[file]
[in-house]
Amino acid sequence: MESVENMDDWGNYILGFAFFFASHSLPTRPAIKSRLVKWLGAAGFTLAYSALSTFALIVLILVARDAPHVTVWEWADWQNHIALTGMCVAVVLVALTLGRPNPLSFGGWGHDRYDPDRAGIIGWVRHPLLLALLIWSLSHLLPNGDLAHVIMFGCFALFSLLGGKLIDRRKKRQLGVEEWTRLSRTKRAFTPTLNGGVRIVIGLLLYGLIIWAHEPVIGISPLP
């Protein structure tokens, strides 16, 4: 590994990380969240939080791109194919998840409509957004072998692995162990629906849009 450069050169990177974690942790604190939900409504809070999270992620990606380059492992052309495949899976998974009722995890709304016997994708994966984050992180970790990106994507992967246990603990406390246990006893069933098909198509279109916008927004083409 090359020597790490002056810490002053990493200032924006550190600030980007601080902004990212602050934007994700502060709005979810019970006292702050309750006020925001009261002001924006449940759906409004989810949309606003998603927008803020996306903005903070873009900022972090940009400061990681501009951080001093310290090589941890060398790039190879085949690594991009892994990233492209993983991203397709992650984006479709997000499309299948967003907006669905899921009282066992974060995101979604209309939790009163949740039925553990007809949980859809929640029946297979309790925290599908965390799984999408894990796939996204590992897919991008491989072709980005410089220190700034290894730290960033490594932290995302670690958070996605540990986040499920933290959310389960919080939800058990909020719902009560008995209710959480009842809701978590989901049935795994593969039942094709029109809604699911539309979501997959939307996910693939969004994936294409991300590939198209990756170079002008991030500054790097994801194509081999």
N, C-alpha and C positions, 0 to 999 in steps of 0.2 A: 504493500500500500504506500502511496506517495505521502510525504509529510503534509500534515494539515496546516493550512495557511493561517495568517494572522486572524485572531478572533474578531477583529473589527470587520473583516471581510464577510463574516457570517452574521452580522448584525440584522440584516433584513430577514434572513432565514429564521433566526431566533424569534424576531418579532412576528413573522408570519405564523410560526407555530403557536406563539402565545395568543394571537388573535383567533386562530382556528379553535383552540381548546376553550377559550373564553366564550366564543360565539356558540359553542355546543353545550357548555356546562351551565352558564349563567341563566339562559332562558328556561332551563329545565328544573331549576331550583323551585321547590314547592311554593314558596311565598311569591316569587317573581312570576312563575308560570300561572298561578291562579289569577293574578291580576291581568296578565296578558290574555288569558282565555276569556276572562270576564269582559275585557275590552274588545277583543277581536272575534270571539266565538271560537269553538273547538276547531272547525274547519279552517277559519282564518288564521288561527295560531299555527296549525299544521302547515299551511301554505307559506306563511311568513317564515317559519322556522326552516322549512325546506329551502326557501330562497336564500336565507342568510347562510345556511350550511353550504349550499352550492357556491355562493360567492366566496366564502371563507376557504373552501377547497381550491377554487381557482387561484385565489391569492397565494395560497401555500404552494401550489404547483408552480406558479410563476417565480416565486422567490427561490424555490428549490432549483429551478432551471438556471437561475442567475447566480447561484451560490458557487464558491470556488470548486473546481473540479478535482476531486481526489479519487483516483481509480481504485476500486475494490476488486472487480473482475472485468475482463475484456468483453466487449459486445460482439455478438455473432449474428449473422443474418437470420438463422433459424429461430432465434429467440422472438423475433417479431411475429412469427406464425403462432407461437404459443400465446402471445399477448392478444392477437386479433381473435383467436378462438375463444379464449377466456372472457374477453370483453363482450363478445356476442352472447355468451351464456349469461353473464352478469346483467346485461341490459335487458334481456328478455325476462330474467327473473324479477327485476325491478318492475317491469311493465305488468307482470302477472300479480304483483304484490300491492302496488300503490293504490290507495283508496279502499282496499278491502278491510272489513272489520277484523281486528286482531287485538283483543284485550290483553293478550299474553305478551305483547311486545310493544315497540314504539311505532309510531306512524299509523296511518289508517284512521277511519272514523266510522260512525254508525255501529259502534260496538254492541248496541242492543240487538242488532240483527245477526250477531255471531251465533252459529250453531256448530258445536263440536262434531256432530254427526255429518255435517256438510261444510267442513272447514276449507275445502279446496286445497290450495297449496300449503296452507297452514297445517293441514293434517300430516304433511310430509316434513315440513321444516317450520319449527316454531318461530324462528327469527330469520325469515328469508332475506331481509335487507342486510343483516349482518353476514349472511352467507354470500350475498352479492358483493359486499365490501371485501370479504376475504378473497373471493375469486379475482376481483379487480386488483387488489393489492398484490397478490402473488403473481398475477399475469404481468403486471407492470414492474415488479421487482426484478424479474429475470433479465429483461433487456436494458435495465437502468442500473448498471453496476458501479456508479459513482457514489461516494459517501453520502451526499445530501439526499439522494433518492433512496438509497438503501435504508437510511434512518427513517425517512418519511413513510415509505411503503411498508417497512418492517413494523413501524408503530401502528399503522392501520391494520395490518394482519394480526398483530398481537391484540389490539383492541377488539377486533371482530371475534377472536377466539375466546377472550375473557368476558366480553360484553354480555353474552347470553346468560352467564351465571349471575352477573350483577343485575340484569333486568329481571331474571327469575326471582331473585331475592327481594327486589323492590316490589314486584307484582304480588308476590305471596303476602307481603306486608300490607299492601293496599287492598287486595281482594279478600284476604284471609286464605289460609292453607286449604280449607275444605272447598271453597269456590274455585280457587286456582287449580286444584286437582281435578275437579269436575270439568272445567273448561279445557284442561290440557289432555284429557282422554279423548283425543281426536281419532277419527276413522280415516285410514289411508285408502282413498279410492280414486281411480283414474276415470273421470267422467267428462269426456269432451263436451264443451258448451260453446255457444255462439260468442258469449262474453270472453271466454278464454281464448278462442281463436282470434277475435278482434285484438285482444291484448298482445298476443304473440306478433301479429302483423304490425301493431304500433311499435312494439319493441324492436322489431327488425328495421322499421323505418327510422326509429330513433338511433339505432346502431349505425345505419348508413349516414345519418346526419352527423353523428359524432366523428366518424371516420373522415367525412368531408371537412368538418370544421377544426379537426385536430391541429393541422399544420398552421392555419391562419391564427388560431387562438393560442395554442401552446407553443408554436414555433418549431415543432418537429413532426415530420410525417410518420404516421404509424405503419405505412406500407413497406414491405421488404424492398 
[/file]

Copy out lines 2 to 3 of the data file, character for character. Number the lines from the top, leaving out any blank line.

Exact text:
Amino acid sequence: MESVENMDDWGNYILGFAFFFASHSLPTRPAIKSRLVKWLGAAGFTLAYSALSTFALIVLILVARDAPHVTVWEWADWQNHIALTGMCVAVVLVALTLGRPNPLSFGGWGHDRYDPDRAGIIGWVRHPLLLALLIWSLSHLLPNGDLAHVIMFGCFALFSLLGGKLIDRRKKRQLGVEEWTRLSRTKRAFTPTLNGGVRIVIGLLLYGLIIWAHEPVIGISPLP
């Protein structure tokens, strides 16, 4: 590994990380969240939080791109194919998840409509957004072998692995162990629906849009 450069050169990177974690942790604190939900409504809070999270992620990606380059492992052309495949899976998974009722995890709304016997994708994966984050992180970790990106994507992967246990603990406390246990006893069933098909198509279109916008927004083409 090359020597790490002056810490002053990493200032924006550190600030980007601080902004990212602050934007994700502060709005979810019970006292702050309750006020925001009261002001924006449940759906409004989810949309606003998603927008803020996306903005903070873009900022972090940009400061990681501009951080001093310290090589941890060398790039190879085949690594991009892994990233492209993983991203397709992650984006479709997000499309299948967003907006669905899921009282066992974060995101979604209309939790009163949740039925553990007809949980859809929640029946297979309790925290599908965390799984999408894990796939996204590992897919991008491989072709980005410089220190700034290894730290960033490594932290995302670690958070996605540990986040499920933290959310389960919080939800058990909020719902009560008995209710959480009842809701978590989901049935795994593969039942094709029109809604699911539309979501997959939307996910693939969004994936294409991300590939198209990756170079002008991030500054790097994801194509081999």